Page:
C. Take steps to PREVENT anger in your heart and all expressions of anger
1 Do not express the anger/hate in your heart–first talk to God about it in honest prayer
Do not speak words you will regret–wait, walk away, call a time out. Never speak in the flesh.
Proverbs 29:11, “A fool always loses his temper, but a wise man holds it back.”
James 1:19 and 20, “Let everyone be quick to hear, slow to speak and [what?] slow to anger; 20 for the anger of man does not achieve the righteousness of God.”
Seek God’s forgiveness, but also ask Him for His wisdom.
Seek to uncover the motives of your heart that foster anger–ask the Lord why you are angry?
2 Memorize all the verses on anger in this outline
Psalm 119:11, “Your word I have treasured in my heart, that I may not sin against You.”
3 Share with mature believers (those you are not angry with) your battles with anger. Let them hold you accountable with your struggle and encourage you.
4 Focus on putting on the new clothes we have in Christ.
Colossians 3:8 teaches a Christian to put off anger, but in verse 10 believers are to put on the new clothes we have in Jesus Christ. Clothe yourself, verses 12 to 14 say, “with a heart of compassion, kindness, humility, meekness, patience 13forgiveness” and most importantly verse 14, “put on love.” Instead of merely not doing, dependently do what is right. Instead of continually trying to stop anger–start giving, serving and loving others.
D. Consider Christ’s purpose for ADDRESSING anger
In this sermon, our Lord is exposing the easy externalism of the Pharisees, who prided themselves for not murdering. And Jesus is exposing the internal heart issues of anger, which drive us to Him for forgiveness and salvation, which brings the power to overcome these sins of the heart. Today, will the Lord use your uncontrolled anger to drive you to submit to God? Believe that Christ is God who took the punishment you deserve for your sin on the cross and rose from the dead. Cry out to Him to open your heart and make you alive to Him.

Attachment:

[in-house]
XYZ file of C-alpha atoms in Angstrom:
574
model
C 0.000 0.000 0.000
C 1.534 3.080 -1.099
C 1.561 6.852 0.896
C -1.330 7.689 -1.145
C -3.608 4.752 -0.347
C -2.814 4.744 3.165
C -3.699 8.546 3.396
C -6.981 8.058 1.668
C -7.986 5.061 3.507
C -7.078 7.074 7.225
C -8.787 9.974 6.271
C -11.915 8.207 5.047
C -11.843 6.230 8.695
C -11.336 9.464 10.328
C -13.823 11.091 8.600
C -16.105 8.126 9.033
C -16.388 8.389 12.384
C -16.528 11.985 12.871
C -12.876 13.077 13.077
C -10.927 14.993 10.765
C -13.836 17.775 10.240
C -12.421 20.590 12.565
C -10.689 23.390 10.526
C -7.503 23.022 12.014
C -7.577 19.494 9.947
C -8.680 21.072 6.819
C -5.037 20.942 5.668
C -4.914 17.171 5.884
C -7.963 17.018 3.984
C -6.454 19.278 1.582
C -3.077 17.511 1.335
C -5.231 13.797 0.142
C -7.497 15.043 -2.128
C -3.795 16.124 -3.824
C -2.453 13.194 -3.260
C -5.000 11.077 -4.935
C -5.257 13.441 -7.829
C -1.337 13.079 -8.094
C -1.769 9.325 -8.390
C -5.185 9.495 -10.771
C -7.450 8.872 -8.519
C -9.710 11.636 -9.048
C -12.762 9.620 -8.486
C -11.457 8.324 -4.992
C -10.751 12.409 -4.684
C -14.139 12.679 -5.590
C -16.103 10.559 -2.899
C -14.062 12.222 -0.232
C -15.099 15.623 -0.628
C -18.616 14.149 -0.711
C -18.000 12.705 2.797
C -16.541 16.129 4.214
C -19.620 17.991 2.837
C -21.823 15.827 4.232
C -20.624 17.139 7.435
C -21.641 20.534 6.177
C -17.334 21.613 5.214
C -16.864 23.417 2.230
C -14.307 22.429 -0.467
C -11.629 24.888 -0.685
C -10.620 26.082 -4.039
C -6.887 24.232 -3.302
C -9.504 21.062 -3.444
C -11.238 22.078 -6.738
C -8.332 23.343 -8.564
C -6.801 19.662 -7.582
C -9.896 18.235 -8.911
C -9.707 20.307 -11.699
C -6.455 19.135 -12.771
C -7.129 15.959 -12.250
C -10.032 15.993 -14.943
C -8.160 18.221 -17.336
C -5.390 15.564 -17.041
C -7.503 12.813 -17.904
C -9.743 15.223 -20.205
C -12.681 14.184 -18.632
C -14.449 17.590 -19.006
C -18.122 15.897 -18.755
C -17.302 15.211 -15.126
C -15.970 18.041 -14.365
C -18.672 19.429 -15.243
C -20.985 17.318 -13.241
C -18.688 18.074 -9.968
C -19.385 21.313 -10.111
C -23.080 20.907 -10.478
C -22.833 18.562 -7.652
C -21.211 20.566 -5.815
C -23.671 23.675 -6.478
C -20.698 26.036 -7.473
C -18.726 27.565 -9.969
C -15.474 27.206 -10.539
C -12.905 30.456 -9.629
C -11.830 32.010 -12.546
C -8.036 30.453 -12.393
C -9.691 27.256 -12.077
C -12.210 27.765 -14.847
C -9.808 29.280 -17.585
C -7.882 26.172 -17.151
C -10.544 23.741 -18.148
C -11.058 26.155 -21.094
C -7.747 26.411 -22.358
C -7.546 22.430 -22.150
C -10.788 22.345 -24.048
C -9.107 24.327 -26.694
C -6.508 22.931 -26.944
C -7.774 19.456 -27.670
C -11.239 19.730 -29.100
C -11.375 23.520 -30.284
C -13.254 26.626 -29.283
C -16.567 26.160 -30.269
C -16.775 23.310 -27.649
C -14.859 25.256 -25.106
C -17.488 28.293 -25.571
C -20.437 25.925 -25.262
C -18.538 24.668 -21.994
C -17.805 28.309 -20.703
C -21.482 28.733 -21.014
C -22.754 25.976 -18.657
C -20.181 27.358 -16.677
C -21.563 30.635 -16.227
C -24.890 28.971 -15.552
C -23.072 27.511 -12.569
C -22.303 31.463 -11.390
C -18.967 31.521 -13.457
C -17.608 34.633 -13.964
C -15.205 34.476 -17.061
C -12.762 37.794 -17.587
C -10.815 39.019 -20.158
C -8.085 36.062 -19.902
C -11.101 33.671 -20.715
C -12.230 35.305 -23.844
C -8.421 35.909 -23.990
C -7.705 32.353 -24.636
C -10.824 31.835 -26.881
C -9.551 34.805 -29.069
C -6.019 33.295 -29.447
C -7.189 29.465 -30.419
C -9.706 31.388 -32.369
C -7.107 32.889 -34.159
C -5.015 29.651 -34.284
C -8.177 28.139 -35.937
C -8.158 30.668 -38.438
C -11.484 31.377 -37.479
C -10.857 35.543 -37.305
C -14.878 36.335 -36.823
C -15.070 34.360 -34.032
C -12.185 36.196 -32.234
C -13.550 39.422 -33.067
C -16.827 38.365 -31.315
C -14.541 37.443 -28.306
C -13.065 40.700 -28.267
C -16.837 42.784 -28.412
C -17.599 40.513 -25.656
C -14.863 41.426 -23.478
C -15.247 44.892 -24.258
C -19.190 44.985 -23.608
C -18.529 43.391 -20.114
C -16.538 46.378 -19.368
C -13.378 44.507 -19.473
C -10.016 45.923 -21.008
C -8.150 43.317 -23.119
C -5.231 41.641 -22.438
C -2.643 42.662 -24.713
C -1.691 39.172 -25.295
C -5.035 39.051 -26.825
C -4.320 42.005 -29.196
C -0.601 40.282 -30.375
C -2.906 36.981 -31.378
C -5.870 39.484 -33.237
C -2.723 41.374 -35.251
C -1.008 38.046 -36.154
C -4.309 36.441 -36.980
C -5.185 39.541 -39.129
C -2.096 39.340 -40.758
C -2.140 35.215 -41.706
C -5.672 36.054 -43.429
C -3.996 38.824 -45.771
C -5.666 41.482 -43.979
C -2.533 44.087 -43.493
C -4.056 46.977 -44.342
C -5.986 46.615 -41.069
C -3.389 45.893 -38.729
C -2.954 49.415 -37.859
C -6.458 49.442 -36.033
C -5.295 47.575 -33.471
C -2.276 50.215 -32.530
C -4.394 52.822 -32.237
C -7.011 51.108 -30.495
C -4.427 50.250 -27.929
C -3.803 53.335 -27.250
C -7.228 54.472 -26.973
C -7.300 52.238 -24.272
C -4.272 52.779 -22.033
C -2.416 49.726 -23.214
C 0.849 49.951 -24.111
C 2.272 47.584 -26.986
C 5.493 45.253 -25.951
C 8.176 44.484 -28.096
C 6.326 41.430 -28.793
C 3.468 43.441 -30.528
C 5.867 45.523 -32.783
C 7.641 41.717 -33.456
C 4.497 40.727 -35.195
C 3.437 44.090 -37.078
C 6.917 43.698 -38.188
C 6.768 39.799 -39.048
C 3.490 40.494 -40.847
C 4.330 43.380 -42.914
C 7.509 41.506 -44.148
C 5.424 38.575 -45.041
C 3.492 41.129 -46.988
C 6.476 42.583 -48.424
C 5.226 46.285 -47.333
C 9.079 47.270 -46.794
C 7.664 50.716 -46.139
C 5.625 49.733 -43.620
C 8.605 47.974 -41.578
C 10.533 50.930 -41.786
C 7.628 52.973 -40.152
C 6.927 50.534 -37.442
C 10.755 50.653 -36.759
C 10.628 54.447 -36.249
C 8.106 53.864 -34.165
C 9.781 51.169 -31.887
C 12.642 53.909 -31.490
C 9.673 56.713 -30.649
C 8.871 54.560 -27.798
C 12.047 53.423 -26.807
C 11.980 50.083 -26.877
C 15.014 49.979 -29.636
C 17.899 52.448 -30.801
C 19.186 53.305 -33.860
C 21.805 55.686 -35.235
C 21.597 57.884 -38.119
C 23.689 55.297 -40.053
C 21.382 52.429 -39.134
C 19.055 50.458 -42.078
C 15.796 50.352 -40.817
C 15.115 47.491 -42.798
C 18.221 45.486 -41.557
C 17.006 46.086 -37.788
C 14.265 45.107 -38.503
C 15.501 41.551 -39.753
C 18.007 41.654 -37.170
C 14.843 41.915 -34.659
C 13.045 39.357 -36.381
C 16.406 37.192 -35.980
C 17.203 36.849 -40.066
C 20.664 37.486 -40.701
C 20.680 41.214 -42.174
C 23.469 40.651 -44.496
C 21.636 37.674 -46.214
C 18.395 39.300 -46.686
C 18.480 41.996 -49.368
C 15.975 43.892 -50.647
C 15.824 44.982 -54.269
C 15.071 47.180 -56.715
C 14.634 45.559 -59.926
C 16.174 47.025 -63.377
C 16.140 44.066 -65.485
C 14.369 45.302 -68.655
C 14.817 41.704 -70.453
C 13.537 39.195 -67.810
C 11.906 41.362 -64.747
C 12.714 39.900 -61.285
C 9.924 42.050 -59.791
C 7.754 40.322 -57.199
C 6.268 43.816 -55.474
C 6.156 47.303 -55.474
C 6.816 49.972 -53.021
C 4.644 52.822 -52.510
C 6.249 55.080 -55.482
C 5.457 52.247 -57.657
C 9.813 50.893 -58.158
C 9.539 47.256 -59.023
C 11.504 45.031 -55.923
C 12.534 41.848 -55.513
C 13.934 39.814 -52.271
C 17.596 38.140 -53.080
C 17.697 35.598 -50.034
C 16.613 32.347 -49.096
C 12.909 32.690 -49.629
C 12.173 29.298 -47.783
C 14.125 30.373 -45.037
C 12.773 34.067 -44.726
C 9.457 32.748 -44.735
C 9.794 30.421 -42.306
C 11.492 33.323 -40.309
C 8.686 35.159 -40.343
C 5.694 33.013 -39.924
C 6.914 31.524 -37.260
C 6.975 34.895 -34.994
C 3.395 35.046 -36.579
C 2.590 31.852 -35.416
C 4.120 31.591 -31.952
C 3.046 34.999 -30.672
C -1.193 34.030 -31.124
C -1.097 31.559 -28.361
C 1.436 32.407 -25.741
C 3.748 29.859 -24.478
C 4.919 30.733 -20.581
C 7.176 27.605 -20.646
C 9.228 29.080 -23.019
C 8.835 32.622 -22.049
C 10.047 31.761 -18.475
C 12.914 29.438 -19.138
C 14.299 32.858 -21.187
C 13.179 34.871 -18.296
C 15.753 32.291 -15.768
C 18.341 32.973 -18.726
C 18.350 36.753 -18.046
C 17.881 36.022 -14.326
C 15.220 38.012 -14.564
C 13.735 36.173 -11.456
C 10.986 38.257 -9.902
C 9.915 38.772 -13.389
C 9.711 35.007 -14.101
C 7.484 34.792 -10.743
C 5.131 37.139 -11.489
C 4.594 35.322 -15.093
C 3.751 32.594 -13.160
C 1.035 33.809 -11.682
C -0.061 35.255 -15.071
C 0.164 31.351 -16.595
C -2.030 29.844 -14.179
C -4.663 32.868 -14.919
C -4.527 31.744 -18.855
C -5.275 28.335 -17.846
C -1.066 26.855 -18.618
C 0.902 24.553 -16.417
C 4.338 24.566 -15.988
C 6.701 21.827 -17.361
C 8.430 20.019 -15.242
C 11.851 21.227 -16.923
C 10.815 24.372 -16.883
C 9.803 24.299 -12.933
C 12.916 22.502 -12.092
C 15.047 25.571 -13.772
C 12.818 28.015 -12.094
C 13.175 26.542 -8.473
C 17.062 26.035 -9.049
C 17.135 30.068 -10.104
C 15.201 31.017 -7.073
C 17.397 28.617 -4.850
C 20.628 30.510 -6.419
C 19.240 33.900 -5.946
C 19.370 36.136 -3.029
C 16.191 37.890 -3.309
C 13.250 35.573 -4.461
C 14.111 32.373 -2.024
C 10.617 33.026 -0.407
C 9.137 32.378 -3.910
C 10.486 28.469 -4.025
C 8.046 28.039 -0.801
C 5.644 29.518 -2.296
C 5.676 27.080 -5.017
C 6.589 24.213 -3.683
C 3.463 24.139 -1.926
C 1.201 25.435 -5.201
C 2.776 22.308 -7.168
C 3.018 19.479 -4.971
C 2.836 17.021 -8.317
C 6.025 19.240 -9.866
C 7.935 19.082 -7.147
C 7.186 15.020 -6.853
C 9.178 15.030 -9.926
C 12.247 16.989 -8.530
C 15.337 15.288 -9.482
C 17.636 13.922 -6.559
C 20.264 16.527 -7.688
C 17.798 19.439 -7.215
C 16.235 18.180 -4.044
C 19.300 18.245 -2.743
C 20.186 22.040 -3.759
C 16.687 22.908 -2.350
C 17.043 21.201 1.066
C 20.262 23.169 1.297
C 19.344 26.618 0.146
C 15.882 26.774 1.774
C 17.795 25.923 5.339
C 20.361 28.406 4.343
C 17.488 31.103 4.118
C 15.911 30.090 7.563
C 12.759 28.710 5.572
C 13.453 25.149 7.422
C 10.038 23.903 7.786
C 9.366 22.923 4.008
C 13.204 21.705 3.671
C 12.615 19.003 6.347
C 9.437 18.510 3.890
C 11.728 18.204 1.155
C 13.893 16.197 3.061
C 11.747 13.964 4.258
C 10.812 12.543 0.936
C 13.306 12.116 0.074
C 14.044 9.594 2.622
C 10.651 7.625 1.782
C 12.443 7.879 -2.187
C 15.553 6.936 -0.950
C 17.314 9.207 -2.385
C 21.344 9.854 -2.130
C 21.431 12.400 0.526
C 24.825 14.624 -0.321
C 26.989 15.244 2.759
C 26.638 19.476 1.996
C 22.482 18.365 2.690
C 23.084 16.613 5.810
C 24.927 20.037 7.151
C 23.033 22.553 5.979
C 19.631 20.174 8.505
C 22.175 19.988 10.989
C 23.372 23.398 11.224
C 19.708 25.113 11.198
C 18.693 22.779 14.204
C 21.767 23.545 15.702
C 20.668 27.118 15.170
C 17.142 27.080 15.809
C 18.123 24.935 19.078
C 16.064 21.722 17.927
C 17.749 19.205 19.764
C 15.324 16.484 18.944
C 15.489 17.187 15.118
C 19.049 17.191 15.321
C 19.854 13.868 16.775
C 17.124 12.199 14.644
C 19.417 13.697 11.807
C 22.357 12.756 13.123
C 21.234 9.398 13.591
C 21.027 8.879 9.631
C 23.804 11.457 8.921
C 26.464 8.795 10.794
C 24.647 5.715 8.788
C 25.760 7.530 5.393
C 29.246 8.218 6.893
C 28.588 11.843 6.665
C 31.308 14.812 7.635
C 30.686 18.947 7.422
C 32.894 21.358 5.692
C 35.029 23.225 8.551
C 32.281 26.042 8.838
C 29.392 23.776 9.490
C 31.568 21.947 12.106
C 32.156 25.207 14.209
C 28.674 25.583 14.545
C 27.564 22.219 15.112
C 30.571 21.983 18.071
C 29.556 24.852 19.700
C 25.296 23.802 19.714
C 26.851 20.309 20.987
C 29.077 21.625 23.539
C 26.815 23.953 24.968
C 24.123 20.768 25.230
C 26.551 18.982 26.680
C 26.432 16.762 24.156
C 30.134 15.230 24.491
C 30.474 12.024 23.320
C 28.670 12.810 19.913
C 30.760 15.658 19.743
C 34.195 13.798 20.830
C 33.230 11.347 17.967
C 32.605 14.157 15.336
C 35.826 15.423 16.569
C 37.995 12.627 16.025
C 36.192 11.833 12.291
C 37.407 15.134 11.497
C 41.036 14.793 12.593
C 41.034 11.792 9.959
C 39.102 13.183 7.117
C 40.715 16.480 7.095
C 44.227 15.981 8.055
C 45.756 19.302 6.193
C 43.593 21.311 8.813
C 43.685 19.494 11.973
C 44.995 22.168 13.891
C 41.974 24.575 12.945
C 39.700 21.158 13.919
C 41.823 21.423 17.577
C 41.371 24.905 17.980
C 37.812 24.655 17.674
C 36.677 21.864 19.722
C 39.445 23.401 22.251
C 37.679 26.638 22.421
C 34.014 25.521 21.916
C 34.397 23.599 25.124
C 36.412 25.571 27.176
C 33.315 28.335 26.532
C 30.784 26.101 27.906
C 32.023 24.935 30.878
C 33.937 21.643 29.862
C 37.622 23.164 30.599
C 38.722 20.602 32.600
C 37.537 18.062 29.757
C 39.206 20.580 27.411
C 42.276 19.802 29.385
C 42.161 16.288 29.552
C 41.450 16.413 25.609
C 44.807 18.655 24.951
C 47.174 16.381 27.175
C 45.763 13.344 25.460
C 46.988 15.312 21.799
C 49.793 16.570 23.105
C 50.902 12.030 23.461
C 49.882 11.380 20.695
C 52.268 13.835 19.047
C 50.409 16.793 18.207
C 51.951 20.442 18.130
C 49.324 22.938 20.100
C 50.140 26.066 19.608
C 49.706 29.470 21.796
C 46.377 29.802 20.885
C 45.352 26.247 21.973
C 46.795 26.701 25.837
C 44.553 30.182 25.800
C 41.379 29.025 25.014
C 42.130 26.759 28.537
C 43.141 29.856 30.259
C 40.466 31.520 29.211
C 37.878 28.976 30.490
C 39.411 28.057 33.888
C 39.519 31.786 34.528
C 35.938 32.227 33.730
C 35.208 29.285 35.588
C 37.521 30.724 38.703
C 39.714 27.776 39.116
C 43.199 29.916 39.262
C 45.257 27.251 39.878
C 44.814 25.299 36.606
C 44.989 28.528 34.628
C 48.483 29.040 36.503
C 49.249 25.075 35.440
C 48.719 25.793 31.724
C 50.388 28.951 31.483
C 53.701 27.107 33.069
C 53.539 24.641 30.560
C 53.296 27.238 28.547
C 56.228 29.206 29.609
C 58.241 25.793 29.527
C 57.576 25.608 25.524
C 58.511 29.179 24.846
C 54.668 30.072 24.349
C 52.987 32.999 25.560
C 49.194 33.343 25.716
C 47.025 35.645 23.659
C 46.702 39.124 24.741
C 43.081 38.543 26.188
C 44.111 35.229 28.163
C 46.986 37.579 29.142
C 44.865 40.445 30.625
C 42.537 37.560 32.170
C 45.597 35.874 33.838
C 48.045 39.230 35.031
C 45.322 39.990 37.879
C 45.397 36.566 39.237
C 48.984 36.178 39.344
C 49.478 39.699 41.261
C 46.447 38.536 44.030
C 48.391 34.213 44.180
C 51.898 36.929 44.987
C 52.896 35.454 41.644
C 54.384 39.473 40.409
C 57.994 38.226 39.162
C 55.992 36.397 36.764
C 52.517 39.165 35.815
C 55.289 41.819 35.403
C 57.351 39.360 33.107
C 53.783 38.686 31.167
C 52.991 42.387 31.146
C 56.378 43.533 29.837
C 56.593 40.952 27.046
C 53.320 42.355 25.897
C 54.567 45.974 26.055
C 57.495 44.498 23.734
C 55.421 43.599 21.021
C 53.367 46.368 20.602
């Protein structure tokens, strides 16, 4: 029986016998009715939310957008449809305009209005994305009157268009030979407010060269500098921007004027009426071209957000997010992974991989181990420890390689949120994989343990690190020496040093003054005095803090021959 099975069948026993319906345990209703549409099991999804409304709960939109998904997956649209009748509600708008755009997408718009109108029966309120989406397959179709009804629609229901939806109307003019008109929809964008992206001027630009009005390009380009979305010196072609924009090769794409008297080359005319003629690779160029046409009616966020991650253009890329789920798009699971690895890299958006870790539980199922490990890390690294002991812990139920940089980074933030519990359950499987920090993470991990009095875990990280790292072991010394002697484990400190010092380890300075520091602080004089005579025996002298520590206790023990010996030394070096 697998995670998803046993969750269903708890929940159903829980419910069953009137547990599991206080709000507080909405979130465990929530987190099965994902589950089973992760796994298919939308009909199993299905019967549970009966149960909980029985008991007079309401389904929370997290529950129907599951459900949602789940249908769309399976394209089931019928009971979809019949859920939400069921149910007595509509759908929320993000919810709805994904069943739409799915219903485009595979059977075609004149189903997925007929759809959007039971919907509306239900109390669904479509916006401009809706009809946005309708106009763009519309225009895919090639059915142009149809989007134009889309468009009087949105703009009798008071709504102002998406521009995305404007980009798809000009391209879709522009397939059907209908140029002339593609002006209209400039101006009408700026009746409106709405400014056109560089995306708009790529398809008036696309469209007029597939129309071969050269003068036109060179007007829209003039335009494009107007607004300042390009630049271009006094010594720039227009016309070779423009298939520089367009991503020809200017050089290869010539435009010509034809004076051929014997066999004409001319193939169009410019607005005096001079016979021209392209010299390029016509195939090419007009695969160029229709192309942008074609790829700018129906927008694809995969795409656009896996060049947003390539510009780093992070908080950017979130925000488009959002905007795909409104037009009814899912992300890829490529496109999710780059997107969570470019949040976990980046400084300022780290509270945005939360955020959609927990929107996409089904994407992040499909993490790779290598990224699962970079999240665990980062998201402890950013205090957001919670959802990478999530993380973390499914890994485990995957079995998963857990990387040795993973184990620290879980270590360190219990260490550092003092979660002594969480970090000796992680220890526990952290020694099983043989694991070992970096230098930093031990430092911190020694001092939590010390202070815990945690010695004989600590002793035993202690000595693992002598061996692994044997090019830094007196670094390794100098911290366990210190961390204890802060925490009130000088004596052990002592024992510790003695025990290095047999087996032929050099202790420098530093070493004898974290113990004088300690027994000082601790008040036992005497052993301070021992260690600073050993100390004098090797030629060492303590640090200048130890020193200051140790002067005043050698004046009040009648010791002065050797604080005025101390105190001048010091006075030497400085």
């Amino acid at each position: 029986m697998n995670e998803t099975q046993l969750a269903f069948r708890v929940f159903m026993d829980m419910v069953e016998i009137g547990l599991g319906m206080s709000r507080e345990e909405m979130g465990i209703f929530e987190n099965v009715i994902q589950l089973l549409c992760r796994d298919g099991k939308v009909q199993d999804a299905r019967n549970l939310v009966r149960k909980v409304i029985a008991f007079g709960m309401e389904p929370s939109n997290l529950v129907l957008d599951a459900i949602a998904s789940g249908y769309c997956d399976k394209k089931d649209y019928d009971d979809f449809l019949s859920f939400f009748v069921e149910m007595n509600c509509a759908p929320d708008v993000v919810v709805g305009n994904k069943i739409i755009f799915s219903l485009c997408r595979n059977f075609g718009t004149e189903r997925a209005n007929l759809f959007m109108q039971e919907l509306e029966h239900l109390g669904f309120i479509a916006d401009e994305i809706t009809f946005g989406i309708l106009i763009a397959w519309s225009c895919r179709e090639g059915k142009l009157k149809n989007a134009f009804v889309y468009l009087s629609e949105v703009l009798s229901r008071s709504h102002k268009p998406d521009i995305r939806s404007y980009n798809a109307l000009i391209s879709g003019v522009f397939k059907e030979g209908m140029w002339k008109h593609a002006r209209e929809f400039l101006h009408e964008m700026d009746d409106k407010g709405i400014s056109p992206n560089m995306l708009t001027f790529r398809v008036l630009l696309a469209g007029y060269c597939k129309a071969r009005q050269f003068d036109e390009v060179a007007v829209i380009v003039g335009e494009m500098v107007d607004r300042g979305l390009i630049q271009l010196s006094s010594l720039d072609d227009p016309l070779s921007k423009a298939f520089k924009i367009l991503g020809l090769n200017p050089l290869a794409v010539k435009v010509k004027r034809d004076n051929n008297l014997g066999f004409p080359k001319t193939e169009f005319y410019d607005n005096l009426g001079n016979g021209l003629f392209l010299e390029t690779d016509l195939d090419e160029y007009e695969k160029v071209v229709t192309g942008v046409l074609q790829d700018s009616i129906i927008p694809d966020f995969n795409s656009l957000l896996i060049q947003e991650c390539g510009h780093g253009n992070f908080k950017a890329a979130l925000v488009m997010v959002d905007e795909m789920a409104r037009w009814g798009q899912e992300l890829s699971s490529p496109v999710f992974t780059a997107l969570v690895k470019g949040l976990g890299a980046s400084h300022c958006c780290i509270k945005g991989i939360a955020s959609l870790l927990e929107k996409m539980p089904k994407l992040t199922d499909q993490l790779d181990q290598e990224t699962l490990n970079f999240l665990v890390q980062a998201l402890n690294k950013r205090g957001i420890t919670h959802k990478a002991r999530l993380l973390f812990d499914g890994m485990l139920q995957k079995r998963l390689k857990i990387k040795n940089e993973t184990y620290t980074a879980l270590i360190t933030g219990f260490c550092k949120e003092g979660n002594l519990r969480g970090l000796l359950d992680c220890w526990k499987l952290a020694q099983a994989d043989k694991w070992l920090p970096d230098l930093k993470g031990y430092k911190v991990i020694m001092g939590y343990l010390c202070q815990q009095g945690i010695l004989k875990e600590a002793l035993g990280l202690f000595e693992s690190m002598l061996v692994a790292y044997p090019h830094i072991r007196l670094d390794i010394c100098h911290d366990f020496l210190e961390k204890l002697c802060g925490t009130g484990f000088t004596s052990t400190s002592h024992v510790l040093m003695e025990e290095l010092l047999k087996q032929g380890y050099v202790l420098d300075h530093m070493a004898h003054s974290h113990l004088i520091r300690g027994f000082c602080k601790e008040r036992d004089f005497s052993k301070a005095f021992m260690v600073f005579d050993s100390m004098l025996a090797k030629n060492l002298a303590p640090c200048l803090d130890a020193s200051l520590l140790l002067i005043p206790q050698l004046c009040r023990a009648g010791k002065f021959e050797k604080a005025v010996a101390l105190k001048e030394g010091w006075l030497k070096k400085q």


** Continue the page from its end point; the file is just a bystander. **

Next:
There was a little boy with a bad temper. His father gave him a bag of nails and told him that every time he lost his temper, he was to hammer a nail in the back fence. The first day, the boy had driven 37 nails into the fence. Then it gradually dwindled down. He discovered it was easier to hold his temper than to drive those nails into the fence. Finally, the day came when the boy didn’t lose his temper at all. He told his father about it and the father suggested the boy now pull out one nail for each day that he was able to hold his temper.
The days passed and the young boy was finally able to tell his father that all the nails were gone. The father took his son by the hand and led him to the fence. He said, “You have done well, my son–but look at the holes in the fence. The fence will never be the same. When you say things in anger, they leave a scar just like this one. You can put a knife in a man and draw it out. It won’t matter how many times you say I’m sorry, the wound is still there. My Lord–keep us from sinful anger.